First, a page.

|>||Is bounded on the east and north by the river Wampool,
and on the west and south by Oulton and East Waver townships, being about 1½ mile in
length and breadth. It has no dependant township, but contains the hamlets of Longland's-Head1 and Powhill, lying within one mile south of the village,
and 1606 acres of land, rated at £1609 belonging to J. Hodgson, Esq., the Clark,
Alderson, Minton, Donald, Wills, with some other families, and a few resident yeomen. The
soil is various, but in general consists either of a moss earth or clay, and is very
level. Its population, in 1841, amounted to 372 souls. The manor of Kirkbride is
parcel of the barony of Wigton, from which it was granted in the reign of King John, by
Adam, son of Odard, to Adam, his second son, whose posterity, as was usual in those days,
assumed the local name, and were styled de Kirkbride. It remained in this family till
George Kirkbride, the last of that house, transferred a moiety thereof to the Dalstons, of
Dalston Hall, the remainder was afterwards sold by another co-heir, to the lord paramount
of Wigton, where it continued till the 6th earl of Northumberland gave it to Henry VIII,
who granted the same to Thomas Dalston, Esq., whereby this family became entire lords of
the manor, and held it under the king in capite by knight's service, and paying
13s. 4d. for carnage2, 22d. for puture of the sergeants, and
16d. sea wake, &c. It continued in the Dalston family till 1764, when Sir George
Dalston sold it to Joseph Wilson, Esq., of Pontefract, who sold it to Wm. Matthews, Esq.,
of Dykesfield, from whom it passed, by purchase, to the earl of Lonsdale. Sir George
Dalston also sold the advowson to the Rev. Thos. Metcalfe, vicar of St. Margaret's, in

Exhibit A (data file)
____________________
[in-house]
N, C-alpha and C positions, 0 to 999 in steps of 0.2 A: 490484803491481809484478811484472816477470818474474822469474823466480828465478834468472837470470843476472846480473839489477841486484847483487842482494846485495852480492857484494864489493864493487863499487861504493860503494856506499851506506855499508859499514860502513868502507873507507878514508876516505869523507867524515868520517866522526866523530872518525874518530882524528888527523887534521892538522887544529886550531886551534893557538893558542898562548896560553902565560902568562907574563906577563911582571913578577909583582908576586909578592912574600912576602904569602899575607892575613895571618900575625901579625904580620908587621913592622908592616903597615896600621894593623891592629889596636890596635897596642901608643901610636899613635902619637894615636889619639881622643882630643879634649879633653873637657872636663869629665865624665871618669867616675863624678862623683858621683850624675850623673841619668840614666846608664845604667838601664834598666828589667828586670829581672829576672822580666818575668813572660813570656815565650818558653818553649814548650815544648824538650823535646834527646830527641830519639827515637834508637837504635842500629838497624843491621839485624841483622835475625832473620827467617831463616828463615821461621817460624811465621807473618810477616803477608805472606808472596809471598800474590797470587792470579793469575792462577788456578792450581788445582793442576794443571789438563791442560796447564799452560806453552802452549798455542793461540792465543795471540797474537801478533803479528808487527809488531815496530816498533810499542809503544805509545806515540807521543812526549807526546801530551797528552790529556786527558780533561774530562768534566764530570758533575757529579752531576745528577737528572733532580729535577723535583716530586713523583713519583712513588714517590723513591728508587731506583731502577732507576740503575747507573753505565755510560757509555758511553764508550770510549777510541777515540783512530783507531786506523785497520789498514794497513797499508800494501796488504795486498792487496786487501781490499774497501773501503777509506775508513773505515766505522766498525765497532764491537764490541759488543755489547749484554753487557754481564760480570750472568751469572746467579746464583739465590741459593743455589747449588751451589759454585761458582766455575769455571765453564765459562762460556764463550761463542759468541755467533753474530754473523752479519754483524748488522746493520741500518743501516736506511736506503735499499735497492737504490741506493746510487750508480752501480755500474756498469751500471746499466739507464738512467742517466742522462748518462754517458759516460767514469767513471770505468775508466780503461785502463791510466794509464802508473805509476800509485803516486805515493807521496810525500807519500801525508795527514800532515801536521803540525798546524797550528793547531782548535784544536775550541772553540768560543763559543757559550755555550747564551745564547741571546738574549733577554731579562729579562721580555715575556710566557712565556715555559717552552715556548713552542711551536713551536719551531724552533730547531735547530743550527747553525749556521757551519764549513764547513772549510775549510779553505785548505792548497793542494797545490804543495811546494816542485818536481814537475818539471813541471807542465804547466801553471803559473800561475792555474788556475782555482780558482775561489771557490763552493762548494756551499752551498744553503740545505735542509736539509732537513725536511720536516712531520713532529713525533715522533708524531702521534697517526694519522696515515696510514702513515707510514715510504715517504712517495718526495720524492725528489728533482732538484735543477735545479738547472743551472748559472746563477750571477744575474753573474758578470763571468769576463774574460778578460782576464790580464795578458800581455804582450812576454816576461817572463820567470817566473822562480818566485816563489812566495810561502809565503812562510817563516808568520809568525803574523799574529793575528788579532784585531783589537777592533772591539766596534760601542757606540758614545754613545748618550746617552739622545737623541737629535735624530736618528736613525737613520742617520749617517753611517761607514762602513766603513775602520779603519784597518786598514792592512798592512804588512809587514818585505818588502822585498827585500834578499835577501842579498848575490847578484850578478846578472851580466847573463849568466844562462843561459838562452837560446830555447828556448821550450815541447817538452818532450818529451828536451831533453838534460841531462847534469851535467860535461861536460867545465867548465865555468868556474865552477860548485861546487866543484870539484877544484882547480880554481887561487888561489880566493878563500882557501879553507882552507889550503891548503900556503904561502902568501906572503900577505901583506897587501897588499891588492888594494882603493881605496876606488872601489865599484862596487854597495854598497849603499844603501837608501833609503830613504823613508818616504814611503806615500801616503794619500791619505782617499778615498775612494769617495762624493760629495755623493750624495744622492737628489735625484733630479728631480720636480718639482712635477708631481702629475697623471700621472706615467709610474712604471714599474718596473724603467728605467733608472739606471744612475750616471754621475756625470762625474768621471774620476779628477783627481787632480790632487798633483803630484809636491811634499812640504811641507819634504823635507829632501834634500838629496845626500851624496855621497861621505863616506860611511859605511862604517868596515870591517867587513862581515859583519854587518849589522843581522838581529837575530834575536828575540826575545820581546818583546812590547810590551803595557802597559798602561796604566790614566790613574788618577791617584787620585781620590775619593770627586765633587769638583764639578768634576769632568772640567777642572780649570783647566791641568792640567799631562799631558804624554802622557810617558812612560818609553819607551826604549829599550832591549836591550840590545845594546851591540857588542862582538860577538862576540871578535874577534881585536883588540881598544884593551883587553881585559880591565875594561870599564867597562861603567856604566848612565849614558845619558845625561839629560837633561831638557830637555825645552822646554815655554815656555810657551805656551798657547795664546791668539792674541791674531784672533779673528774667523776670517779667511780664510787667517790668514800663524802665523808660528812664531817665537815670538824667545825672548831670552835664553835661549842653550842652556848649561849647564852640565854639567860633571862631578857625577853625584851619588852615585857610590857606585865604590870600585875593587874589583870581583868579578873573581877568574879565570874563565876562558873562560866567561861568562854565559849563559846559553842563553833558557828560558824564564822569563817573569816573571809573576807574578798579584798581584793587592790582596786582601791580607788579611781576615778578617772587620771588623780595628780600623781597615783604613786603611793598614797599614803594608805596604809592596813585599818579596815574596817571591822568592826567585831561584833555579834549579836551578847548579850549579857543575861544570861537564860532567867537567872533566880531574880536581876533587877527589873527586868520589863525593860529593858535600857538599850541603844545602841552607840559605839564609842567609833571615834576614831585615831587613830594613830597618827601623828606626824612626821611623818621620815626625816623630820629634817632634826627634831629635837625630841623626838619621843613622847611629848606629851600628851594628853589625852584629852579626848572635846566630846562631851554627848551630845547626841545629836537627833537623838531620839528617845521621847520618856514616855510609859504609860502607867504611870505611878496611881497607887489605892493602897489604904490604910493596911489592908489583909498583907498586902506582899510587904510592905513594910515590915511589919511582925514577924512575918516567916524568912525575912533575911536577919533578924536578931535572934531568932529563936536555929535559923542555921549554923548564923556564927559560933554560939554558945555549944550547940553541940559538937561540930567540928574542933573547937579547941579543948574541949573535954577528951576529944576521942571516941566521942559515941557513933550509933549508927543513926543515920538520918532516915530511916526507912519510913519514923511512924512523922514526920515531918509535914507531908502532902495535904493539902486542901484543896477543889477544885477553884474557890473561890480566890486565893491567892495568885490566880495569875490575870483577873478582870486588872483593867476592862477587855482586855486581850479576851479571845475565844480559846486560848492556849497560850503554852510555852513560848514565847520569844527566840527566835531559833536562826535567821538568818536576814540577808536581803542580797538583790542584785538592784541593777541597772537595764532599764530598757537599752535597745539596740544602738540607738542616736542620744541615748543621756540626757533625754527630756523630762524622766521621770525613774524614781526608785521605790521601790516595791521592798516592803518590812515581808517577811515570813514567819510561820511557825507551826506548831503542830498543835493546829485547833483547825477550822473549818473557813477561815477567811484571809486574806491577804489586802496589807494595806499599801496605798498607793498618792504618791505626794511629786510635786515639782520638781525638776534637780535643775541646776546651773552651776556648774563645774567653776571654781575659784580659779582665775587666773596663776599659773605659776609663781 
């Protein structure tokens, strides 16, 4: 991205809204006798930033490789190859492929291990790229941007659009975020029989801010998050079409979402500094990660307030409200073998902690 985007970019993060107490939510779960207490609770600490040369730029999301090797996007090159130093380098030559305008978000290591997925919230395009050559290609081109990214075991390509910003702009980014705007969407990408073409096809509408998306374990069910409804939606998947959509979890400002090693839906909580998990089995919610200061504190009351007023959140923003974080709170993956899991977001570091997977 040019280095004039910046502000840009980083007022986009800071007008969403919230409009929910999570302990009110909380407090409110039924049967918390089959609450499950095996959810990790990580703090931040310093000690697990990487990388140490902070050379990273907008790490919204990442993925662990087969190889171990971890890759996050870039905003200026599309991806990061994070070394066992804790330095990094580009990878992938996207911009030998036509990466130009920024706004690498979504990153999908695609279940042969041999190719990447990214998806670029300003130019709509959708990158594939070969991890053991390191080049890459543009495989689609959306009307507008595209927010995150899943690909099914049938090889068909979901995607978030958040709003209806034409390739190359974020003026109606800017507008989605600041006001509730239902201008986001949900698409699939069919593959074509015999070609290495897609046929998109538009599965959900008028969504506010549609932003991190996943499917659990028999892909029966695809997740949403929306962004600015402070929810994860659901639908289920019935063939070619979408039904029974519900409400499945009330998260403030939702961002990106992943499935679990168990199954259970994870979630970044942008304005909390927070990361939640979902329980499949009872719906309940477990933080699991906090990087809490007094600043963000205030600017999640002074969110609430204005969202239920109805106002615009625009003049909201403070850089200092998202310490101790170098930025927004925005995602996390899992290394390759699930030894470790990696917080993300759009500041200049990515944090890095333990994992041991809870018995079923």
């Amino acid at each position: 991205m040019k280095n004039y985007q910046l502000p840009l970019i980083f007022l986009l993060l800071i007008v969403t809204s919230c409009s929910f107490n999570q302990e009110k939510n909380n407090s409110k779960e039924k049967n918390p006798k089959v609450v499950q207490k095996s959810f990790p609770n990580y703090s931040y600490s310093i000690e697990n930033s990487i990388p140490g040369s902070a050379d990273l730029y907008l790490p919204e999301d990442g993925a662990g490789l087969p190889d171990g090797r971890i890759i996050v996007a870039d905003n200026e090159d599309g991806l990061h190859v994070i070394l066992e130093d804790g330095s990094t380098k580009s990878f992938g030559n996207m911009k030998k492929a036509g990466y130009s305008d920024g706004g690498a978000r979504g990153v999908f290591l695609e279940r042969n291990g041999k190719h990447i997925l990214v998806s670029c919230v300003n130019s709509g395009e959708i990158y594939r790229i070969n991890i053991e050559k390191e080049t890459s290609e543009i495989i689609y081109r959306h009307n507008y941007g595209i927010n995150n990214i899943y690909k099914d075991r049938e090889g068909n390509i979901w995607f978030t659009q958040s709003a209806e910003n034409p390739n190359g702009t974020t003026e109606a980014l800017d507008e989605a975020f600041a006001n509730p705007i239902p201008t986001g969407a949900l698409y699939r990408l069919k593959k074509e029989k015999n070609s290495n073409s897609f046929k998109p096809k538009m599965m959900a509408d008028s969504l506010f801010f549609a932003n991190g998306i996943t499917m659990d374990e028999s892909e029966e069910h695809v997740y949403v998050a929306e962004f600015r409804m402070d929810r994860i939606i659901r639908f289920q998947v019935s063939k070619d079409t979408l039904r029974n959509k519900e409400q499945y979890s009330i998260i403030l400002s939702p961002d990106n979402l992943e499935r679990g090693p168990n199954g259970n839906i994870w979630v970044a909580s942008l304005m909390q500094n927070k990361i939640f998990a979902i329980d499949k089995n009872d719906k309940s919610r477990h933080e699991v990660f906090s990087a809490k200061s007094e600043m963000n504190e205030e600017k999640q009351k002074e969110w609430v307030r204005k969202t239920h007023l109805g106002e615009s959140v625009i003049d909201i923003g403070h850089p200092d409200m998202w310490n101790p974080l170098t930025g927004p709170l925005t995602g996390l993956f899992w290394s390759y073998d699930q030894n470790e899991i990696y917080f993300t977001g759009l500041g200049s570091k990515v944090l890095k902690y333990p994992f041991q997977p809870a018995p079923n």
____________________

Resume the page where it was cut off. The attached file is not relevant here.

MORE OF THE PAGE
Kirkbride village is situated on the south side of the estuary of the Wampool, 6 miles N. by W. of Wigton. The church, which stands on an acclivity a little east of the village, was founded before the Conquest, and dedicated in honor of an Irish religieuse, of great sanctity, called St. Brydoch, or Bridget, "and corruptly, St. Bride." It is a small edifice, built on the site, and probably with the materials from the old Roman fort or station which stood here. The benefice, which is a rectory, valued in the king's books at £5, and certified to the governors of queen Anne's bounty at £44, is now worth £260 per annum, the rent charge; 91A. 1R. 28p. of land allotted at the enclosure about 30 years ago, and 10 acres of glebe. The trustees of the late Rev. Fras. Metcalfe sold the advowson and next presentation to the Rev. Joseph Halifax, who was curate here from 1808 to till 1847, when he succeeded to the living. He resides at the Rectory house, which is a good mansion, built by the late Rev. F. Metcalfe, commanding delightful and extensive prospects. In its garden wall is a portable Roman altar, with this inscription, -
A large holy water trough has been also found in the garden, and is now placed in the church, where there is also a capacious and much admired font. Under the chancel window is a tomb recording the death, in 1746, of a son and five daughters of the Rev. Lancelot Thompson, curate of this parish, all of whom died of the small pox within the space of three weeks. Here is a small meeting house belonging to the Society of Friends, though there is only one member of that body in the parish.
Longland's-Head and Powhill are two small hamlets within one mile S. of Kirkbride.
Mannix & Whellan, History, Gazetteer and Directory of Cumberland, 1847
1. Longland's-Head is now Longlands Head
2. "carnage" - probably a misprint for cornage, a rent payment (or sometimes service) assessed on the number of cattle.
3. Although I have no other reference to the Roman inscription, the first line should probably read "DEO BELATO(V)CADRO, Belatucadrus being a well-attested local god.
Photo © Steve Bulman.
19 June 2015
© Steve Bulman